The drawback to waterjet cutting is the cost of operation. Up front equipment costs are usually a little higher than plasma, due to the high cost of an intensifier pump, but not as high as laser. But the cost-per-hour to run waterjet is much higher, primarily due to the cost of the garnet abrasive that goes into the cut.
Waterjet cutting also lends itself to cutting with multiple heads, and this can even be done with a single intensifier pump. But each additional cutting head requires additional water flow that either requires a larger pump or a smaller orifice.
So how do you make the best decision on which process to use?
1. Start with Thickness:
- Thinner than 0.080” use laser.
- Thinner than 0.125 use plasma or laser.
- Thinner than 0.250 use waterjet, plasma, or laser.
- Over 8” use oxy-fuel.
- Over 2” use oxy-fuel or waterjet.
- Over 1.25” use plasma, oxy-fuel, or waterjet.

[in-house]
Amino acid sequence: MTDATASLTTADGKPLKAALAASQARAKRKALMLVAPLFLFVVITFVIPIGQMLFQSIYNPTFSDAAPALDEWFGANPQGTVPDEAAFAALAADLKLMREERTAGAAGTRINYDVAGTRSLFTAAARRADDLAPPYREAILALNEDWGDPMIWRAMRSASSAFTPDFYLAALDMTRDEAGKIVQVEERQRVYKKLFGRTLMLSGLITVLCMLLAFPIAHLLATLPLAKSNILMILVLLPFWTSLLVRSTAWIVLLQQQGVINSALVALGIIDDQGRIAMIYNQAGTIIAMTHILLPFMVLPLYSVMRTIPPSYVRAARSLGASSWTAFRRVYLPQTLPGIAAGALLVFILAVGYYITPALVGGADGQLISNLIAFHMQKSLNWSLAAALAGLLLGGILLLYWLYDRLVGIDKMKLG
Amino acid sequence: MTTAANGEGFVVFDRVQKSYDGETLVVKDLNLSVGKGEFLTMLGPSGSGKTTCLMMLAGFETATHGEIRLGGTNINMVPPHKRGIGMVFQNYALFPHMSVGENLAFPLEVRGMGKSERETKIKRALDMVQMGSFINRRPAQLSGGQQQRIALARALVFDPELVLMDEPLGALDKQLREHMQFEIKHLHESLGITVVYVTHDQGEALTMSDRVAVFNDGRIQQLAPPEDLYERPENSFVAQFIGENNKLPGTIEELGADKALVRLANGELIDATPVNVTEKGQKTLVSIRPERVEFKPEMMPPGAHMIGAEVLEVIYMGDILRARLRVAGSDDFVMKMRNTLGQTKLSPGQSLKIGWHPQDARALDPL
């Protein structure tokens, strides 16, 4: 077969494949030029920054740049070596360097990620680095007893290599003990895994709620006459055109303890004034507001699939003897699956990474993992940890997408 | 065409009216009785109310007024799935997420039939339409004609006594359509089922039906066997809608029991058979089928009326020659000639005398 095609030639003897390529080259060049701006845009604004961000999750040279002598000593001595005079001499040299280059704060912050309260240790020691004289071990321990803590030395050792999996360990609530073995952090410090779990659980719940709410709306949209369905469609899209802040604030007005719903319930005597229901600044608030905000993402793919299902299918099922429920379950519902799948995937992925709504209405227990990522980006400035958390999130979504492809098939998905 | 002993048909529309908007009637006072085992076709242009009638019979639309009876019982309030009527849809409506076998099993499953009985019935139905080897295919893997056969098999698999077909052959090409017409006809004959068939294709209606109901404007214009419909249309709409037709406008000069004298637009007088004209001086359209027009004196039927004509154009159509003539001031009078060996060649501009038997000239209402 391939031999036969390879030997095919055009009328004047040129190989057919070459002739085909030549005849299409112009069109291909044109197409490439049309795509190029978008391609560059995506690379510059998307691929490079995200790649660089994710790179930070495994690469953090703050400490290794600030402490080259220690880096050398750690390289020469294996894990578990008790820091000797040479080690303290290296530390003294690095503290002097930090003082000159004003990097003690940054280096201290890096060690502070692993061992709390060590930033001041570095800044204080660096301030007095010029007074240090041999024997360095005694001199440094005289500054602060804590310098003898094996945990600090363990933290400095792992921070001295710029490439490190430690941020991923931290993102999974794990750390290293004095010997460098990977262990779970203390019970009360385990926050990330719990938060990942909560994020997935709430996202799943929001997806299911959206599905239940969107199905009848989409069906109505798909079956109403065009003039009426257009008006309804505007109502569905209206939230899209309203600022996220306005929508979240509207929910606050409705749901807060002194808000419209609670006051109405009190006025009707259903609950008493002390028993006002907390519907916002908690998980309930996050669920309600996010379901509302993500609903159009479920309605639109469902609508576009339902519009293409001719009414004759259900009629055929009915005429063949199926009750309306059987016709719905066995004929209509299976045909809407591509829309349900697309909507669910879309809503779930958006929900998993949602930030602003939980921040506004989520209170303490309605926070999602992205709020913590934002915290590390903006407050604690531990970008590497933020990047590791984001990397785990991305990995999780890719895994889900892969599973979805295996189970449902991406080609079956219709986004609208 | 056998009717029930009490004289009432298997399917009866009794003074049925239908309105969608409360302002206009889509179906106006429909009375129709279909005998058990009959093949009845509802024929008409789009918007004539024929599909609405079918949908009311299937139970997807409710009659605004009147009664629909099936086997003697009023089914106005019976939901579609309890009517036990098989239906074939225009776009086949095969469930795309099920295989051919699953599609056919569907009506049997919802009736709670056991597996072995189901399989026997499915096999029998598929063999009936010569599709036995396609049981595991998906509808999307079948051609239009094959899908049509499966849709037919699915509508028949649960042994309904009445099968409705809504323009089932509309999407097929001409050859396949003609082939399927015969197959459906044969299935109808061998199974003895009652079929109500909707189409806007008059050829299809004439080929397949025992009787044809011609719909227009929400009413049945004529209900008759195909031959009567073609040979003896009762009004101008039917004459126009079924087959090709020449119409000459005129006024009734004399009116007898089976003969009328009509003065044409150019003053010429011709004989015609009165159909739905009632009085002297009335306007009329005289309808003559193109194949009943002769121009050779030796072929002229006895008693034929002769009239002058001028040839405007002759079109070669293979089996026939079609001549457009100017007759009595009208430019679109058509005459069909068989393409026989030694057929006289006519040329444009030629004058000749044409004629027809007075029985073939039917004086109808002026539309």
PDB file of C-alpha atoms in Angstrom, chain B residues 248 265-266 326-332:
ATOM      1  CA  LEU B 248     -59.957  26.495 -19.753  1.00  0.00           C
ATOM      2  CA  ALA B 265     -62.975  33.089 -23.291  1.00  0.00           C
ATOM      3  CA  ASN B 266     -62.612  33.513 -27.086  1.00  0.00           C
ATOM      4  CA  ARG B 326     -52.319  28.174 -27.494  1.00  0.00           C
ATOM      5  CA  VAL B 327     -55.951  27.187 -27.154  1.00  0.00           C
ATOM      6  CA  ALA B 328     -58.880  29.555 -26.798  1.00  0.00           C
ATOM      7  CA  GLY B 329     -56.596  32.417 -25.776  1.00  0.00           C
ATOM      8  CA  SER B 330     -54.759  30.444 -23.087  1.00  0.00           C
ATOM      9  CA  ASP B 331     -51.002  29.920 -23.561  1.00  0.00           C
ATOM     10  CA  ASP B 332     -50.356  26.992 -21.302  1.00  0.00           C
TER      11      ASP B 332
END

2. Consider the Accuracy and Edge Quality requirement:
- Can you accept the edge quality of plasma? Most fabrications from steel plate can be welded just fine using a plasma cut.
- Can you accept the Heat Affect Zone of oxy-fuel, plasma, or laser? If not, use waterjet.
3. Consider which is more important: Productivity or Cost?
- If production rate is most important, steer clear of waterjet.
- If low initial investment and low operating cost are most important, look to oxy-fuel.
Tolerance for Secondary Operations
- Can you tolerate occasional dross on the bottom of the plate? If not, use waterjet or laser.
- Do secondary operations require perfectly round holes? If so, use waterjet or laser.